Aberdeen had an easy task in the first round of the Scottish Cup competition, their opponents being the Northern League team, Dunfermline Athletic. The weather was fine, and the pitch in good condition. About 6000 spectators witnessed the match. The teams were:-
Aberdeen: Macfarlane; Boyle, Gault; Halkett, Strang, W. Low; Robertson, Edgar, Mackie, H. Low, Lennie. Dunfermline: Foster; Pitblado, Young; Adamson, Lambie, Christie,; T. Low, McLean, Douglas, Fergusson, McClelland.
Referee - Mr. Muir, Motherwell.

Aberdeen started vigorously, and in the first minute the Dunfermline goal had two narrow escapes from shots by Mackie and Robertson.As the game proceeded it settled down into a ding-dong affair, with one team quite as good as the other, and with very little bright football shown, if we except the tricky dribbling, shooting, and crossing of Lennie, on the one side, and the dodging runs of Low and the dash of McClelland on the other. Macfarlane was first tried by the outside left, who, beating Boyle on the run, sent in a swift grounder, which "Rab" cleverly stopped dead and punted out. At the other end Lennie cleverly outwitted Pitbladdo, and from a difficult angle, sent in a deadly shot, which beat Foster and missed the inside of the off post by a few inches. Had Mackie, Aberdeen's new centre, been up in time, a touch would have directed the ball into the net. Two minutes later Lennie was loudly cheered for an almost similar performance. In a scrimmage close in on the Dunfermline goal the ball was sent across, and Charlie Mackie, dashing in, headed into the net, Foster springing at the ball, but failing to reach it. Although the game continued to be fairly evenly contested in the open, Aberdeen were more dangerous close in, and but for weakness in the centre and bad shooting all over the First Leaguers would have increased their lead. Lennie's cleverness and Gault's tackling and clean, powerful punting redeemed a poor display by Aberdeen in the first half, at the end of which the score was - Aberdeen 1, Dunfermline 0.

In the second half Aberdeen at all points outplayed their opponents, and the Dunfermline goal underwent several prolonged periods of severe pressure, in which Foster and the two backs, particularly Pitblado, gave a good account of themselves. The Northern Leaguers played a desperate defensive game, and risked their limbs unnecessarily with the result that several of them were laid out in hot scrimmages in front of the Dunfermline goal. Lennie was the hero of a somewhat featureless game, and the remarkably agile way in which, though closely watched by several opponents, he dodged about, always working goalwards, excited the whole-hearted admiration of the spectators. At times his movements as he dodged in and out, and, although knocked down, always emerged from a scrimmage with two or three of the Fife men chasing him round and round and backwards and forwards, was extremely mirth provoking, and the crowd, if they did not get the worth of their money in the exhibition of football, had it in fun, to which a dog and the Dunfermline goalkeeper occasionally contributed. Aberdeen scored their second goal from a penalty kick. In a hot attack, Pitblado fell upon the ball inside the penalty line, and as Mackie rushed in he seized the centre's legs and pulled him down. Henry Low took the kick and placed the ball in the net well out of Fosters' reach. Strang scored Aberdeen's third goal in a scrimmage, the centre half dashing in and banging the ball through a crowd of players past Foster. Macfarlane was seldom called upon to handle, and it was well on in the second half before Dunfermline secured their fist corner. Foster performed well in goal for Dunfermline, his saving of shots from Mackie and Edgar being marked by coolness and resource. Towards the close of the game Macfarlane held a fast low shot from far out, but he was practically a spectator during the greater part of the game, so ineffective was the Dunfermline forwards' play made by Gault and Boyle, notwithstanding the praiseworthy efforts of Low and McClelland, the two extreme wing men, who, after Lennie, were the best forwards on the field. There was no further scoring.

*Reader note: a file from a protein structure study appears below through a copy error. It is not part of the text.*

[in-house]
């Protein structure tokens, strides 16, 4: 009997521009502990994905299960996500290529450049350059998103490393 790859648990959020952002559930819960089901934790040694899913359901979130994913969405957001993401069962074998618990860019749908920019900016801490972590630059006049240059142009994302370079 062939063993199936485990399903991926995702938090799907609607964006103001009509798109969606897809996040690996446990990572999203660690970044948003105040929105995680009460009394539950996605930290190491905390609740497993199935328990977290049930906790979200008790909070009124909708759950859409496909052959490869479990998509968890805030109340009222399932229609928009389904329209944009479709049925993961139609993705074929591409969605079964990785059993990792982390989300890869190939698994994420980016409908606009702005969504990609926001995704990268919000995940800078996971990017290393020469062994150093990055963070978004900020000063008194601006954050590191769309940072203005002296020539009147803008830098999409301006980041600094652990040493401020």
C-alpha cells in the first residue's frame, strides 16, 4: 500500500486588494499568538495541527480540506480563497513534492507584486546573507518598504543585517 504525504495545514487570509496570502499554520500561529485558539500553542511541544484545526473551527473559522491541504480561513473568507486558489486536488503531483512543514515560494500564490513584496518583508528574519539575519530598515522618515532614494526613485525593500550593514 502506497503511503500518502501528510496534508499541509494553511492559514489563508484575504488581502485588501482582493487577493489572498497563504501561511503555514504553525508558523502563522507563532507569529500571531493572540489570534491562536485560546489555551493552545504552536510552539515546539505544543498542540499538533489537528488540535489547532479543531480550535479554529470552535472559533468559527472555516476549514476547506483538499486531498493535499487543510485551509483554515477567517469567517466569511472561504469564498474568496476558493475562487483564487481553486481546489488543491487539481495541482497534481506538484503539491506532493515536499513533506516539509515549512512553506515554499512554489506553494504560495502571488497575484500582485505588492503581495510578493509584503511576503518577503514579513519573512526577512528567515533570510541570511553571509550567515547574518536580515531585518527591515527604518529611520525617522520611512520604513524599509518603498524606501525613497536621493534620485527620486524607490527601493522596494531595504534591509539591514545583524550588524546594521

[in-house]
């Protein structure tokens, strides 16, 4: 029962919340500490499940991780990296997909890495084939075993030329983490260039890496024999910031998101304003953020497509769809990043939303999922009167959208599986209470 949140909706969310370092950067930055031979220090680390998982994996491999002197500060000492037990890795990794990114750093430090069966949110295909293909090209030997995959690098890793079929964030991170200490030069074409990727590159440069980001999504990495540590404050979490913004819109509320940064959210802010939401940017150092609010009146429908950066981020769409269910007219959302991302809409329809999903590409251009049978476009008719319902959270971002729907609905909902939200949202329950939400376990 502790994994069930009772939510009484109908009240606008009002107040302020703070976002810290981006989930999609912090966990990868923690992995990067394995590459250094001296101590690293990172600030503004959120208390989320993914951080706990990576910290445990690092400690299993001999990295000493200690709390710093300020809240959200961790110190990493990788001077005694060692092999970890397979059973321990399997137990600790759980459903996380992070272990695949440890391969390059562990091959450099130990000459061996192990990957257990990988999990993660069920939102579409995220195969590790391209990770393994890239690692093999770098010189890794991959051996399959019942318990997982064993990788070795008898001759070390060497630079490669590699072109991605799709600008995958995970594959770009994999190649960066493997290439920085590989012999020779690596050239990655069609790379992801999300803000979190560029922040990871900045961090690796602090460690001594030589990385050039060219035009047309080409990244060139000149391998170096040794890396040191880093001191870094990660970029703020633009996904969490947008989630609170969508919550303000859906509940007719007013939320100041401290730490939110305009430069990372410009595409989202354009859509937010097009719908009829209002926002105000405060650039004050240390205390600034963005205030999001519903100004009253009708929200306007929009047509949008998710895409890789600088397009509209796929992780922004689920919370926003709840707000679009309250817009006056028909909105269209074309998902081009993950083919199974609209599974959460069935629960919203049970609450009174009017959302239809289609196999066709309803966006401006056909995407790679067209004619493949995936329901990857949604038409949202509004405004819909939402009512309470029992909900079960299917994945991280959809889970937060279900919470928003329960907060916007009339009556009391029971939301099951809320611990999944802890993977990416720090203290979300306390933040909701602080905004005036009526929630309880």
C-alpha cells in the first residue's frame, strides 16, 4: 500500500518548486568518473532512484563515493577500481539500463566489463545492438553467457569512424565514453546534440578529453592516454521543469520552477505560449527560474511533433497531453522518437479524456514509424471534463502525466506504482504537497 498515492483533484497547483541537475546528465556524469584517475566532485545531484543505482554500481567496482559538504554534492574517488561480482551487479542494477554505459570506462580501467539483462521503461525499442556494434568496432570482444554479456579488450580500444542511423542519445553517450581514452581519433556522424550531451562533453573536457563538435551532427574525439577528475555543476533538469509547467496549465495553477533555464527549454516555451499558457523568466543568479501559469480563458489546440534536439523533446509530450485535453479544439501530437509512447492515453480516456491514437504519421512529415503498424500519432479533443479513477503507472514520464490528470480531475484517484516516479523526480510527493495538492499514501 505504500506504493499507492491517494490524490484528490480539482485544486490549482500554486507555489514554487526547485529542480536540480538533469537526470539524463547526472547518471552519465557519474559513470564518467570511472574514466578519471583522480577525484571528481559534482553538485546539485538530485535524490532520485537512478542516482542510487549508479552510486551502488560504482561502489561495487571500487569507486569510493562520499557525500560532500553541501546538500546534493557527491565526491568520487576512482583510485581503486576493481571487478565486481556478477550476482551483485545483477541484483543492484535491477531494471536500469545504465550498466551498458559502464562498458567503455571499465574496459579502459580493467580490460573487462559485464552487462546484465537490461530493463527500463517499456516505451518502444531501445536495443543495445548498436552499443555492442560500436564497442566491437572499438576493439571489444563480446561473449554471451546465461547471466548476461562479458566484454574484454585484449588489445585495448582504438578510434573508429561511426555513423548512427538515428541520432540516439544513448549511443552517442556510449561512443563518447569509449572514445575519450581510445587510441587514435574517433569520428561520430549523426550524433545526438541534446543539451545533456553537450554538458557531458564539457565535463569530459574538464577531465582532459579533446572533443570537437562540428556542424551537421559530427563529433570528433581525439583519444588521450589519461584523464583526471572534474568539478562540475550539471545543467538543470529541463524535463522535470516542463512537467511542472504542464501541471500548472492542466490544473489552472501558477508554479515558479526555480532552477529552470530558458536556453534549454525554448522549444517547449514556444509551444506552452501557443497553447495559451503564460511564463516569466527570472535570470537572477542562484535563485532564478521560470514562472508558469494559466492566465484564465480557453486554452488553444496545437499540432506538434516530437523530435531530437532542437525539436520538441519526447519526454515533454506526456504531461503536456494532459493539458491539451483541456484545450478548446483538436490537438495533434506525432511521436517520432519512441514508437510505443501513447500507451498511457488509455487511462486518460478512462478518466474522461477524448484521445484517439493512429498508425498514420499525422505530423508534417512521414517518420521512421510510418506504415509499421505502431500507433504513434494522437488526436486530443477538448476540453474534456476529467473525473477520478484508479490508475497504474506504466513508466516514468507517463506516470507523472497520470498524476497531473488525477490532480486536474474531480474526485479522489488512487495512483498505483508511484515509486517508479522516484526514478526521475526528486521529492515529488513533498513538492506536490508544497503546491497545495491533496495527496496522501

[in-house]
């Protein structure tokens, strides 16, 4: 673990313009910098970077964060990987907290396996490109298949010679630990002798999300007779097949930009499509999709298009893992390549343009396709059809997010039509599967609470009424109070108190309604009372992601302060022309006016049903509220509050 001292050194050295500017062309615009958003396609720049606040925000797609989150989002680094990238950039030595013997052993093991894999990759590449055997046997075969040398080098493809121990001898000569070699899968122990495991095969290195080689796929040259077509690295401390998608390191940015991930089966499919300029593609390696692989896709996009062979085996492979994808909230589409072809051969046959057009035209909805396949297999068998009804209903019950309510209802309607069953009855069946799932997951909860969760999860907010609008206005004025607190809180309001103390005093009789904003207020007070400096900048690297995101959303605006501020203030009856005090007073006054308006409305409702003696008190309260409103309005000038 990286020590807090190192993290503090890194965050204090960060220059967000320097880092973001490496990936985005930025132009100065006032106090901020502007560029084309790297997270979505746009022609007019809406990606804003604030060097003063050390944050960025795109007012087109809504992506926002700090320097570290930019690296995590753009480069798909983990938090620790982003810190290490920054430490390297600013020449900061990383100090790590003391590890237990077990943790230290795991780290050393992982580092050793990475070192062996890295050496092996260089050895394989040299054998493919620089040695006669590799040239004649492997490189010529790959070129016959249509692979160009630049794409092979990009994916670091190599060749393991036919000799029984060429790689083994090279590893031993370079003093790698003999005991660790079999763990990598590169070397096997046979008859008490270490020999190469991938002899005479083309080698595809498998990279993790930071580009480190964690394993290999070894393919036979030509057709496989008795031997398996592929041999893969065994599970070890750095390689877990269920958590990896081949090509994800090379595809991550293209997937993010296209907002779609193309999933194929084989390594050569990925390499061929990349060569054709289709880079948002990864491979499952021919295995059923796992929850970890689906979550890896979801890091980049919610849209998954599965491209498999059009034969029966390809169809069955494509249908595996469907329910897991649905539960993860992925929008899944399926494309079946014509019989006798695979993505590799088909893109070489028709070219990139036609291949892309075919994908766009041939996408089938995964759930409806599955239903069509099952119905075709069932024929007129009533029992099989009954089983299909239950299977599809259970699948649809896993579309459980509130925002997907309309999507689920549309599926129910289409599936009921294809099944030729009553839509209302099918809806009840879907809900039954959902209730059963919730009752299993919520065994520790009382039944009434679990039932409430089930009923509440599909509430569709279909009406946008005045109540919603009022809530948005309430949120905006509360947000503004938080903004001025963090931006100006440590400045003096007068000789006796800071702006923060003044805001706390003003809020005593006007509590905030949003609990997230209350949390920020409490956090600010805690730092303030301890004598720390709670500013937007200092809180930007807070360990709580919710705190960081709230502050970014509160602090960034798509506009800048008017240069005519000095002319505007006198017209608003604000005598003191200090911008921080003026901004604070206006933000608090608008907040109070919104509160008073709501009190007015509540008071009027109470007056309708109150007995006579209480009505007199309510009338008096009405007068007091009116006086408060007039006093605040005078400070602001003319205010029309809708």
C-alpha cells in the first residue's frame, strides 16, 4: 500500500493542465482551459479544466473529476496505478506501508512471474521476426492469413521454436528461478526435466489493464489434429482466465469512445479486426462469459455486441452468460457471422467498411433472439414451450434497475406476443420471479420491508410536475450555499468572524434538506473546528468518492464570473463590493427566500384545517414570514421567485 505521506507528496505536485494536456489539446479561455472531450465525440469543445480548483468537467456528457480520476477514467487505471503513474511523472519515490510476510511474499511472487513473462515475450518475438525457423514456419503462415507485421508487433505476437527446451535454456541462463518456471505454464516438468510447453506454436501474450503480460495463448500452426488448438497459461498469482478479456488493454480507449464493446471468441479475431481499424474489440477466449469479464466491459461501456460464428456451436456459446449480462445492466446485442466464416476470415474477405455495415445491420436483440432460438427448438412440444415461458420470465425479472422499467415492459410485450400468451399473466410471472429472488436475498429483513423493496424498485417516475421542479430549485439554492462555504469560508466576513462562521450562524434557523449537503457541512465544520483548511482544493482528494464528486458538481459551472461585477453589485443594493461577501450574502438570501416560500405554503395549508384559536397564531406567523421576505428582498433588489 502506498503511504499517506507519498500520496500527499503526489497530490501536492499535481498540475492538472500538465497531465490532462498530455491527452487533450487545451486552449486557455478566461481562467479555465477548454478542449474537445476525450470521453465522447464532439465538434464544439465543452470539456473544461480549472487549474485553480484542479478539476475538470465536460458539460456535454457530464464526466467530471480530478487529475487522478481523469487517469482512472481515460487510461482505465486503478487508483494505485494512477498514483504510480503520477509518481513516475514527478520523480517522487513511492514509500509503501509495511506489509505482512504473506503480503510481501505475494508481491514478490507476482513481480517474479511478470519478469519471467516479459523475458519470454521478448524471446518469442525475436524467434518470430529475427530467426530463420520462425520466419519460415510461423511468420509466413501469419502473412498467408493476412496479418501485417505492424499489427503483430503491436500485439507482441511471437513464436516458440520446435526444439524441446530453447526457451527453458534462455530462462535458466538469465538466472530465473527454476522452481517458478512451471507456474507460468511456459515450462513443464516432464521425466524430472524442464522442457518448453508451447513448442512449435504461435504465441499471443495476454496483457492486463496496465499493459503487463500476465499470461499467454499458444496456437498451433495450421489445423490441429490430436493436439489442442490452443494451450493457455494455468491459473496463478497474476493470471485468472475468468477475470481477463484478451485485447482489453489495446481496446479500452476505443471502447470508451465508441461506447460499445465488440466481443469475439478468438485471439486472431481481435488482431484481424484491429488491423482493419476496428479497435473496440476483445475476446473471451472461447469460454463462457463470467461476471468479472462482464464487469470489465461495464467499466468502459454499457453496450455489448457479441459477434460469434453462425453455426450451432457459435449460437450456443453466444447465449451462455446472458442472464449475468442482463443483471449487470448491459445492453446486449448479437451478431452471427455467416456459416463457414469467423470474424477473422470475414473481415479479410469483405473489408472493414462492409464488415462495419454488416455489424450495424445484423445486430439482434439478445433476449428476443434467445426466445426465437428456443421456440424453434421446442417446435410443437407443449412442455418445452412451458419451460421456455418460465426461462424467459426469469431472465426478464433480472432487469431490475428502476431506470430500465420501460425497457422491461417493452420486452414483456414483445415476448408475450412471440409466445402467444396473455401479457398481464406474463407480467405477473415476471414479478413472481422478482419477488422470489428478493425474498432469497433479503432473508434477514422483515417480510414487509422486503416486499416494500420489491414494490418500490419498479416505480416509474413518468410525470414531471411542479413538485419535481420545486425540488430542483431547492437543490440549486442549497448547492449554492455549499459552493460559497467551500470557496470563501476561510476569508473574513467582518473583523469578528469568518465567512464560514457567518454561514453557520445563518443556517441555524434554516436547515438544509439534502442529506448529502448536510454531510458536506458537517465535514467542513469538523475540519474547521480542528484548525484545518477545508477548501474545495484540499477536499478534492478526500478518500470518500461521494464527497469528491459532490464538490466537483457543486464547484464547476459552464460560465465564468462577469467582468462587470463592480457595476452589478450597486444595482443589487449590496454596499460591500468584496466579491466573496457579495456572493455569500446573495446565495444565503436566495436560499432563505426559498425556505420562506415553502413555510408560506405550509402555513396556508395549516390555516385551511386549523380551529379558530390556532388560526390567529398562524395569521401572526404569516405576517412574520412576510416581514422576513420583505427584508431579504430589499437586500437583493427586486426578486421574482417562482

Lennie was the most outstanding player on the field - a veritable star. Gault was the best of the Aberdeen backs, and Wilfred Low in the fist half and Halkett in the second were more frequently noticeable than Strang. Wilfred Low marred his good work somewhat by his tripping up of the Dunfermline outside right when he was set in a run for goal. On Saturday's game, at all events, it was demonstrated that Charlie Mackie, unless he improves immensely, is not the player to solve the centre forward problem, which has puzzled the Aberdeen directors so long. Mackie has plenty of dash, and puts in many clever touches, but he lacks judgement and finish. For Dunfermline the best performers were Foster, Pitblado, Lambie, Low and McClelland. The divisable gate amounted to 120.

Source: Aberdeen Daily Journal, 29th January 1906

At Pittodrie on Saturday, before 5000 spectators. Dunfermline played better in the first half, but as time wore on they had to adopt safety tactics. Mackie opened the scoring, and in the second period Henry Low and Tom Strang put Aberdeen further ahead. A rather one-sided game ended:- Aberdeen, three goals; Dunfermline Athletic, nothing.

Source: The Scotsman, 28th January 1906

Aberdeen Teamsheet:  MacFarlane, Boyle, Gault, Halkett, Strang, Low, Robertson, Edgar, Mackie, Low, Lennie.

Unused Subs:


Dunfermline Athletic Teamsheet:  Foster; Pitblado, Young; Adamson, Lambie, Christie,; T. Low, McLean, Douglas, Fergusson, McClelland


Referee: Mr. Muir, Motherwell